You think I’m happy that Friday is here? Yesterday felt like Monday with the holiday smack in the middle of the work week. But a Friday is a Friday so we have the weekend. Time for some links.
As usual, I’ll go from East to West as I give you links from the morning papers. Starting with the Boston Globe, Susan Bickelhaupt writes that the Fox #1 MLB team of Joe Buck and Tim McCarver (isn’t it time for someone else to be #1 MLB analyst? McCarver has been doing this since the mid-1980′s with ABC, I think someone else who has a better connection to the game can do this, but I digress) won’t be able to avoid talking about Barry Bonds in Tuesday’s All Star Game.
USA Today’s Michael Hiestand talks about Bud Collins’ final broadcast for NBC at Wimbledon. Hiestand has some nice tidbits on Collins’ broadcast career. Again, I want to stress that Bud will still write for the Boston Globe and be at the Big W next year, he won’t be on TV unless the Tennis Channel or ESPN2 change that.
Richard Sandomir of the New York Times is grossed out by the coverage of the Nathan’s Hot Dog Eating Contest.
It doesn’t take long for New York Post curmudgeon Phil Mushnick to get ramped up and he’s taking the New York Yankee radio announcers, John Sterling and Suzyn Waldman, to task. He calls listening to Sterling and Waldman, “elective torture”. Tell us how you really feel, Phil. Come up to New England and listen to Glenn Geffner for two minutes and your assessment of him will be much worse, if that’s possible.
It appears both Neil Best of Newsday and Bob Raissman of the New York Daily News took this week off. They’re entitled.
Laura Nachman of the Philly Burbs newspapers writes about former Philadelphia native Chris McKendry who is hosting “The Complete Wimbledon” highlights show for ESPN2. Chris played tennis in high school so she knows the game.
Down to Florida and the Miami Herald. Barry Jackson writes about ESPN and Fox muscling for position to be the network to show Barry Bonds’ record breaking home run. Interestingly enough, both are still negotiating with MLB.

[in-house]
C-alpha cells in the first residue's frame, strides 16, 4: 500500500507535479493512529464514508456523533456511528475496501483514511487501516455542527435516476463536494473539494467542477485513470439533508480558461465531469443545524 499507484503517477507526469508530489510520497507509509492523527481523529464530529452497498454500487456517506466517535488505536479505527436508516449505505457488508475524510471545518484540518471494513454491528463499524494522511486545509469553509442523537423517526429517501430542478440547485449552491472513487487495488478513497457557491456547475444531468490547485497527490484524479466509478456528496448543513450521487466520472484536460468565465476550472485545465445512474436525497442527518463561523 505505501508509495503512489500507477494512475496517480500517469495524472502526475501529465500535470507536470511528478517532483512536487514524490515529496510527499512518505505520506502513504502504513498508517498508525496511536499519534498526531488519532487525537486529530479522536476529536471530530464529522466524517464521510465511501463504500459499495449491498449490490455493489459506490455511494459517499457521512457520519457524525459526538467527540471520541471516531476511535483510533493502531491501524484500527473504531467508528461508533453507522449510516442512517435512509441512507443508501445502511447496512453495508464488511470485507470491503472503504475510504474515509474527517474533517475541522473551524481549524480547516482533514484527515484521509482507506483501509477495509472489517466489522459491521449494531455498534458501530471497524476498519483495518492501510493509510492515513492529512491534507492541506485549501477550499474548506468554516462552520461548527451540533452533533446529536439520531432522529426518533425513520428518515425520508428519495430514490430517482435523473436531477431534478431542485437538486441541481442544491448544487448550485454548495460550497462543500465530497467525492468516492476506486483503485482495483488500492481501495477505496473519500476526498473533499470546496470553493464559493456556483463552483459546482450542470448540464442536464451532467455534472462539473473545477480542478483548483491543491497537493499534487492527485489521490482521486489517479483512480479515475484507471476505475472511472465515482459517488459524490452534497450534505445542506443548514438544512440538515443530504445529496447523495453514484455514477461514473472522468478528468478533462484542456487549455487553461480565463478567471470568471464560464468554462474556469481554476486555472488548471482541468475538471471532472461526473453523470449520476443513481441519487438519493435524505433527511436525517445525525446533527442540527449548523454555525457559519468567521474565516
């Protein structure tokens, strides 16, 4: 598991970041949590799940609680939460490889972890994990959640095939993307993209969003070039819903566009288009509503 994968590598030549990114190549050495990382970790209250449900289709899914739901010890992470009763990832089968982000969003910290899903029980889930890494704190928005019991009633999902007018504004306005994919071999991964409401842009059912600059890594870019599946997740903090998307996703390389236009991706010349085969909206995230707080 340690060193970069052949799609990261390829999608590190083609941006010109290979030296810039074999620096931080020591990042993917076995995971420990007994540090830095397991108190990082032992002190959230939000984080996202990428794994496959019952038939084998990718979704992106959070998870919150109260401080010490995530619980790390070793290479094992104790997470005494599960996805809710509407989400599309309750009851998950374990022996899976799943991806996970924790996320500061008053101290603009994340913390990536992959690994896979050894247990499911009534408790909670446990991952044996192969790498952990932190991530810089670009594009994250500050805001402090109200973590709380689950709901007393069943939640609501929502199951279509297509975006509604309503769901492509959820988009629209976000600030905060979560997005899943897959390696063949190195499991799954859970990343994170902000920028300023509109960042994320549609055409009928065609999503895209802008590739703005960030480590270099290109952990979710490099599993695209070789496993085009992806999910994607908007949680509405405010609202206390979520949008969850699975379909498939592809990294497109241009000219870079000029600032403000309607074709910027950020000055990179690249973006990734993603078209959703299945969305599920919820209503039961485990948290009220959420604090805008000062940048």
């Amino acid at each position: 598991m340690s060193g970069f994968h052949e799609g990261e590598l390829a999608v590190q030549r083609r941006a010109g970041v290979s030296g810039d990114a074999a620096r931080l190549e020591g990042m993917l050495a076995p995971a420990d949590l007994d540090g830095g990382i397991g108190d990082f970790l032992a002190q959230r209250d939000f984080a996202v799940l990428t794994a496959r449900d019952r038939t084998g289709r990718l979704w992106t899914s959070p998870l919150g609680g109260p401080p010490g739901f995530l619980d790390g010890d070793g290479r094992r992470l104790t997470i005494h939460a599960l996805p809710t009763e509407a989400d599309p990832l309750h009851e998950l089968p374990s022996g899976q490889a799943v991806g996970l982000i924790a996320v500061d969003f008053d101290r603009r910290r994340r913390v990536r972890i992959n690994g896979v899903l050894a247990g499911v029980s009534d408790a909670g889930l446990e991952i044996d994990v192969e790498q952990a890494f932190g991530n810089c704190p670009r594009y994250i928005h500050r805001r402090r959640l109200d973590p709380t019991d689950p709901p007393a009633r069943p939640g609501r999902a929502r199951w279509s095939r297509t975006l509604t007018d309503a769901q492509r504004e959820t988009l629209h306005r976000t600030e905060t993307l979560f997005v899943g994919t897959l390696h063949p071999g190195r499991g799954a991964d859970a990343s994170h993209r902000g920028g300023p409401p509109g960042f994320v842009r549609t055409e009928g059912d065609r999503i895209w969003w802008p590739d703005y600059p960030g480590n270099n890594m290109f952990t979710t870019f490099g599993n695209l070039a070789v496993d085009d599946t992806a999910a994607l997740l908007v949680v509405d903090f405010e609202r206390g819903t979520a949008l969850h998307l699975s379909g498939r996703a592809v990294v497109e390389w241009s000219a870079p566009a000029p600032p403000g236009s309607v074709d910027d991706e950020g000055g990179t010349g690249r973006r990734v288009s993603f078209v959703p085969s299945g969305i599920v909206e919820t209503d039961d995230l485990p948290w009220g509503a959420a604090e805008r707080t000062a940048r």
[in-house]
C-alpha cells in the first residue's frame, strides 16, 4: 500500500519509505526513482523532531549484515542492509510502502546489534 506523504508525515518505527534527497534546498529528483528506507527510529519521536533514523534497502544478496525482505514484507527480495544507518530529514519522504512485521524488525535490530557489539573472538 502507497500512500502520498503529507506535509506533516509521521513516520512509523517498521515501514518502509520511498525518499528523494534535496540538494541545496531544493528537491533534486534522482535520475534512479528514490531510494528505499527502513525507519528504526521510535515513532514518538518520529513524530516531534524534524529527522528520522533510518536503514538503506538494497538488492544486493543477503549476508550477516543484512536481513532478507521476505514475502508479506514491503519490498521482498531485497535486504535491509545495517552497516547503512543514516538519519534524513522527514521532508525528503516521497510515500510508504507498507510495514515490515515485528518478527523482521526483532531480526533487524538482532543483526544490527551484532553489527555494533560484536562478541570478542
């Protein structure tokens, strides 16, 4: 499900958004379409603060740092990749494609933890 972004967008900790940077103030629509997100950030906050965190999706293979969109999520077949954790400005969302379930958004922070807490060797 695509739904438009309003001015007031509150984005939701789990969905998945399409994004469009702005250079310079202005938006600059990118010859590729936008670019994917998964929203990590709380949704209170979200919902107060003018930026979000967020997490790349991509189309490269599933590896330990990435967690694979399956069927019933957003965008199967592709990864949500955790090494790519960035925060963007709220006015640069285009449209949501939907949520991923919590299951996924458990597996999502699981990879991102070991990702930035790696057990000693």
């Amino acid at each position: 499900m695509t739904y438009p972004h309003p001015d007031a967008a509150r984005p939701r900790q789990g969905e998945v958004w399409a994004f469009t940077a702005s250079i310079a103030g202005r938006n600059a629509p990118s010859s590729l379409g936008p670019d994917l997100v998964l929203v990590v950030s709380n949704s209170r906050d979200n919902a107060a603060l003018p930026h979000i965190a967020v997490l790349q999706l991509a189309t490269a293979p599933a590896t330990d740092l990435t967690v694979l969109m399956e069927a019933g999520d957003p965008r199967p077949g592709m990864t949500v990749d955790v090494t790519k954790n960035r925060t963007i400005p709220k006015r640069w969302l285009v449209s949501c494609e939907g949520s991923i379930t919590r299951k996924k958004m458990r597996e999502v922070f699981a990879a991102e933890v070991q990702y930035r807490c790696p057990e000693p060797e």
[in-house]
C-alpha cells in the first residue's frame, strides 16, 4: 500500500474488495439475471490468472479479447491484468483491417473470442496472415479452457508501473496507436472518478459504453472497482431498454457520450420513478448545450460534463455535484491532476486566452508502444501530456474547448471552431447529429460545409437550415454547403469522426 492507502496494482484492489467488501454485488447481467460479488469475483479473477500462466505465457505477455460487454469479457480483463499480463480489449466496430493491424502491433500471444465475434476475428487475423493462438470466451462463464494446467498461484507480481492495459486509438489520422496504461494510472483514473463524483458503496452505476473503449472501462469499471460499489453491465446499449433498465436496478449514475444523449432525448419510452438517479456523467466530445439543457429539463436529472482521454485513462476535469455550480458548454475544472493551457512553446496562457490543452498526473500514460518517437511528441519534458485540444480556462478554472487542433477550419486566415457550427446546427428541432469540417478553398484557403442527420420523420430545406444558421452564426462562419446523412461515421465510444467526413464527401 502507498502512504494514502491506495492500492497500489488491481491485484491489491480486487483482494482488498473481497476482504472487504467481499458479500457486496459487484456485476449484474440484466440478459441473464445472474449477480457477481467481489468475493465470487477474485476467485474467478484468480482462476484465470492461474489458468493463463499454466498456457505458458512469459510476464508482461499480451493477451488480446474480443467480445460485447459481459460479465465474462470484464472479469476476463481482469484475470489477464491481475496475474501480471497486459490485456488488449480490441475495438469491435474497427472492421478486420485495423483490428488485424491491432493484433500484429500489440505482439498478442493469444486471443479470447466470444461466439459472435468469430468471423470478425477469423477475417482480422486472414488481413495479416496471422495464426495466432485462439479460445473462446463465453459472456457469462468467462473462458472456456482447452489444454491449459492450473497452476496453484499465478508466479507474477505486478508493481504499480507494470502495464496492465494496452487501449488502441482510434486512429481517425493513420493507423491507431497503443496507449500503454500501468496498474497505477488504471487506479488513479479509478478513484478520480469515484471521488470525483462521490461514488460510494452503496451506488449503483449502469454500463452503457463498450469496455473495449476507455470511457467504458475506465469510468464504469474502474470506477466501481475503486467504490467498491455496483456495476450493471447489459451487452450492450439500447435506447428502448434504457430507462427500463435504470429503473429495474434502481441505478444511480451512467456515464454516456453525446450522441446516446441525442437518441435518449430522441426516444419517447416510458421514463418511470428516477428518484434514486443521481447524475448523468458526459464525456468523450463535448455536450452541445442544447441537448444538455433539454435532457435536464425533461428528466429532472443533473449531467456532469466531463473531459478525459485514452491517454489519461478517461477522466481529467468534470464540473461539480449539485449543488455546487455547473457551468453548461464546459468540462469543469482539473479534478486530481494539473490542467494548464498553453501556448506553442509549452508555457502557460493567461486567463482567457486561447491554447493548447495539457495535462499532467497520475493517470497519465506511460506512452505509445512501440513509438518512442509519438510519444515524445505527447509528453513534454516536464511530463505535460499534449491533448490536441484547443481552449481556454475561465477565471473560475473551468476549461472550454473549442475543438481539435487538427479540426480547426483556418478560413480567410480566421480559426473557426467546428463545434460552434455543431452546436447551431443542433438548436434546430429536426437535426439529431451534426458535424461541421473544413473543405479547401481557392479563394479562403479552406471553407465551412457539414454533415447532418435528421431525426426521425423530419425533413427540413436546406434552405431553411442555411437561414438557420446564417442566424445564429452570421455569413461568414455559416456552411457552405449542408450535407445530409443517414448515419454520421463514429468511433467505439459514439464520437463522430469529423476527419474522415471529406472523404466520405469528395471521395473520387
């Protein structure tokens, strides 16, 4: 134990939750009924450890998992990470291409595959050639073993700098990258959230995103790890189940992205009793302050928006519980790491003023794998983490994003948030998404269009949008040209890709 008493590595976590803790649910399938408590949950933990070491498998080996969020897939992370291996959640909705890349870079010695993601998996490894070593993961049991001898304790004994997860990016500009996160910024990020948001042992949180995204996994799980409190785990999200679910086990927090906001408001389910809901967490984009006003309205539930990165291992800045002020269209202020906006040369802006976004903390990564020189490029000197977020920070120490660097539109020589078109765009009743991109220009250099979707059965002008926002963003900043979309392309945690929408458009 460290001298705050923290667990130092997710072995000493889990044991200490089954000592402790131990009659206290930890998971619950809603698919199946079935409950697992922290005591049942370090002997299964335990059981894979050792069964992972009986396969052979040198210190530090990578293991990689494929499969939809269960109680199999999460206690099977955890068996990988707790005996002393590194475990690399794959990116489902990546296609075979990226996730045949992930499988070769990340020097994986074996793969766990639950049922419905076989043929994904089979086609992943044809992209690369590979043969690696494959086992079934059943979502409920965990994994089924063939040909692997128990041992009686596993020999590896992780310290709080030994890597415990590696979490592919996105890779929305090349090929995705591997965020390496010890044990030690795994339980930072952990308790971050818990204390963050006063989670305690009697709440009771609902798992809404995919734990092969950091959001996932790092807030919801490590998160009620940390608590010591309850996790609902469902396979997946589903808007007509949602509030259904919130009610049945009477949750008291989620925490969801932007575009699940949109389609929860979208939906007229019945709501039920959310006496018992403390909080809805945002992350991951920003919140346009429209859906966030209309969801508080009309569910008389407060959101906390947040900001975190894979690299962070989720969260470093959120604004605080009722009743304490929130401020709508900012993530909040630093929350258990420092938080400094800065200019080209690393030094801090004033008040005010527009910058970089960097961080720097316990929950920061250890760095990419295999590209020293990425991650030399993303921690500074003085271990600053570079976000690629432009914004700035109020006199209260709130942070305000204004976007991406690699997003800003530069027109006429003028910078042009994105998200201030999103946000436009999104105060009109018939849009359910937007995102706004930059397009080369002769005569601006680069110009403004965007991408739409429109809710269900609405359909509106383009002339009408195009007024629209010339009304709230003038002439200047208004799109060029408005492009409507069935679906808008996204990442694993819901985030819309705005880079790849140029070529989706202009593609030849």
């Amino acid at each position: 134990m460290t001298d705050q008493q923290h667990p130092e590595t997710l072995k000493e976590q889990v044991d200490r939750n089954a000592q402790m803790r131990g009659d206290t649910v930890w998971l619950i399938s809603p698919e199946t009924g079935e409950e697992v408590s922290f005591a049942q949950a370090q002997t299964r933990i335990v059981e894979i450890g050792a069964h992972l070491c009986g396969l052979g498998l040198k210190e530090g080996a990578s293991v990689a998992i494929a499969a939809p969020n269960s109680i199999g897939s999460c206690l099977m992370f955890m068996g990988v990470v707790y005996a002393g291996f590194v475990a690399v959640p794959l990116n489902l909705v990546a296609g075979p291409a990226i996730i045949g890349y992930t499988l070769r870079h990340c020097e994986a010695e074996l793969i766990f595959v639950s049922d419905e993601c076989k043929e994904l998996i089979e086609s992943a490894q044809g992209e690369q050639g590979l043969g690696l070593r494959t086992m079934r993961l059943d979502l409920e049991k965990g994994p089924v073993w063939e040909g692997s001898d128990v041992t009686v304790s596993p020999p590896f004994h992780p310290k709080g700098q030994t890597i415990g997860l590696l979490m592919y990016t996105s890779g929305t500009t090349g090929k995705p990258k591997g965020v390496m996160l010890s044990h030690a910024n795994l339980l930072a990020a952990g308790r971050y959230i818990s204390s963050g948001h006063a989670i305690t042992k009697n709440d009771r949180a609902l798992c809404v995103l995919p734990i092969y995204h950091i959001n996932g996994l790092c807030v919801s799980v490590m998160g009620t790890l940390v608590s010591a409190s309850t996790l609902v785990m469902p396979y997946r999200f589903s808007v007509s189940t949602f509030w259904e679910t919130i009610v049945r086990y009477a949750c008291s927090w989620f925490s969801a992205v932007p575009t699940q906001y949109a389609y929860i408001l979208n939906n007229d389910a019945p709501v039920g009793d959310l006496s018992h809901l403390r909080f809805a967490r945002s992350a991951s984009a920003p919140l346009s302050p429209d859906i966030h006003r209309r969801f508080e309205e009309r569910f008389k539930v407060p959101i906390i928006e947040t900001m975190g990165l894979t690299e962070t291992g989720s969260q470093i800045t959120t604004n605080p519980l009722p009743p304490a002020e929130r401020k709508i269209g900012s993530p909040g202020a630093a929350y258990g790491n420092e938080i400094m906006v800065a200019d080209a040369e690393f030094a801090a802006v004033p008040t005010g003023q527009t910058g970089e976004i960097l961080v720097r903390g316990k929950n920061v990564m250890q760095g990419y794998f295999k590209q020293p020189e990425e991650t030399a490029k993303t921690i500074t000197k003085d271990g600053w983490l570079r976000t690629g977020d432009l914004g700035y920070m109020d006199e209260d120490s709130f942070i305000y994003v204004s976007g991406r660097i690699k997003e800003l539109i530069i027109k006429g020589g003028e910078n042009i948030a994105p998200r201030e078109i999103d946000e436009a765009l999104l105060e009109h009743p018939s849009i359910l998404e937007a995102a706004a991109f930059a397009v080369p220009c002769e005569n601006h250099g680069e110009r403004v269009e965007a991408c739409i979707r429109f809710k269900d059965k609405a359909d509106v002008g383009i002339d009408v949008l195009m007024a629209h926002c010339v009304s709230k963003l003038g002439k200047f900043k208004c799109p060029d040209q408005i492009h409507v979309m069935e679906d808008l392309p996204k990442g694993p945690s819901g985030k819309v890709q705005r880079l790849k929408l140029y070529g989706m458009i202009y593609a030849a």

Dave Darling in today’s Orlando Sentinel discusses two programs premiering next week focusing on New York, The Bronx is Burning on ESPN and The Brooklyn Dodgers: The Ghosts of Flatbush on HBO.
To the Midwest, Teddy Greenstein had the big story of the week, saying that Dan Patrick is 90% gone from ESPN. Still no official word as of yet, but we’ll probably find out next week. In any event, Greenstein writes in today’s edition that one sticking point is Patrick is still under contract until next year. And Greenstein talks about Fox MLB analyst Mark Grace wondering why the White Sox haven’t given pitcher Mark Buehrle a no-trade clause.
Bob Wolfey of the Milwaukee Journal-Sentinel says Joe Buck of Fox has high praise for the Brewers.
In the Minneapolis-St. Paul Star-Tribune, Judd Zulgad says ratings for the Twins are still high even with the team’s struggles this season.
David Barron in the Houston Chronicle talks to two Houston natives who had a hand in the beginning of WFAN in New York.
From the San Diego Union-Tribune, Jay Posner says Fox’ Joe Buck and Tim McCarver finally make it to Petco Park for a game.
John Maffei in the North County Times says the even though Buck and McCarver are in San Diego Saturday and ESPN will do the Sunday night game at Petco as well, the Padres aren’t sexy enough for national TV.
Larry Stewart in the LA Times also previews the HBO documentary bringing the Dodgers to Los Angeles. And Stewart in his news and notes column talks about TNT’s of the Pepsi 400 at Daytona tomorrow night.
That will do it for now. More links later.